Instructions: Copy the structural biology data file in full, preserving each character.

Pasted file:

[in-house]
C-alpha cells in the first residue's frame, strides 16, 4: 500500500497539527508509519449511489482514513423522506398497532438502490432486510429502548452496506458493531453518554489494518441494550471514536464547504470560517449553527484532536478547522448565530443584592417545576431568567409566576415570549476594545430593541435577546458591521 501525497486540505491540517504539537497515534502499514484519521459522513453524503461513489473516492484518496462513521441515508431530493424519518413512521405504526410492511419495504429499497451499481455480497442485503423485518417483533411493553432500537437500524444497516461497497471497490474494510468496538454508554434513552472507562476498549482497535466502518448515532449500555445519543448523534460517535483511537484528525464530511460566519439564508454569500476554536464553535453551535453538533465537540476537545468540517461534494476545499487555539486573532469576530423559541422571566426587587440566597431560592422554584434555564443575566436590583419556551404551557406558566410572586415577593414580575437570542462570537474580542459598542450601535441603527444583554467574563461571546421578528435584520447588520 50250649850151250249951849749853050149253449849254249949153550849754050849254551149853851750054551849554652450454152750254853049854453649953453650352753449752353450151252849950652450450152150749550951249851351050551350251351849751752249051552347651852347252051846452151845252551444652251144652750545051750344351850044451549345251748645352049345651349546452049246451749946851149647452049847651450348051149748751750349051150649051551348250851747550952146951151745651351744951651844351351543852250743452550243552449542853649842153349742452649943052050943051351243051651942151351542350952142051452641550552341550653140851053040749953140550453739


[in-house]
C-alpha cells in the first residue's frame, strides 16, 4: 500500500497539527508509519449511489482514513423522506398497532438502490432486510429502548452496506458493531453518554489494518441494550471514536464547504470560517449553527484532536478547522448565530443584592417545576431568567409566576415570549476594545430593541435577546458591521 501525497486540505491540517504539537497515534502499514484519521459522513453524503461513489473516492484518496462513521441515508431530493424519518413512521405504526410492511419495504429499497451499481455480497442485503423485518417483533411493553432500537437500524444497516461497497471497490474494510468496538454508554434513552472507562476498549482497535466502518448515532449500555445519543448523534460517535483511537484528525464530511460566519439564508454569500476554536464553535453551535453538533465537540476537545468540517461534494476545499487555539486573532469576530423559541422571566426587587440566597431560592422554584434555564443575566436590583419556551404551557406558566410572586415577593414580575437570542462570537474580542459598542450601535441603527444583554467574563461571546421578528435584520447588520 50250649850151250249951849749853050149253449849254249949153550849754050849254551149853851750054551849554652450454152750254853049854453649953453650352753449752353450151252849950652450450152150749550951249851351050551350251351849751752249051552347651852347252051846452151845252551444652251144652750545051750344351850044451549345251748645352049345651349546452049246451749946851149647452049847651450348051149748751750349051150649051551348250851747550952146951151745651351744951651844351351543852250743452550243552449542853649842153349742452649943052050943051351243051651942151351542350952142051452641550552341550653140851053040749953140550453739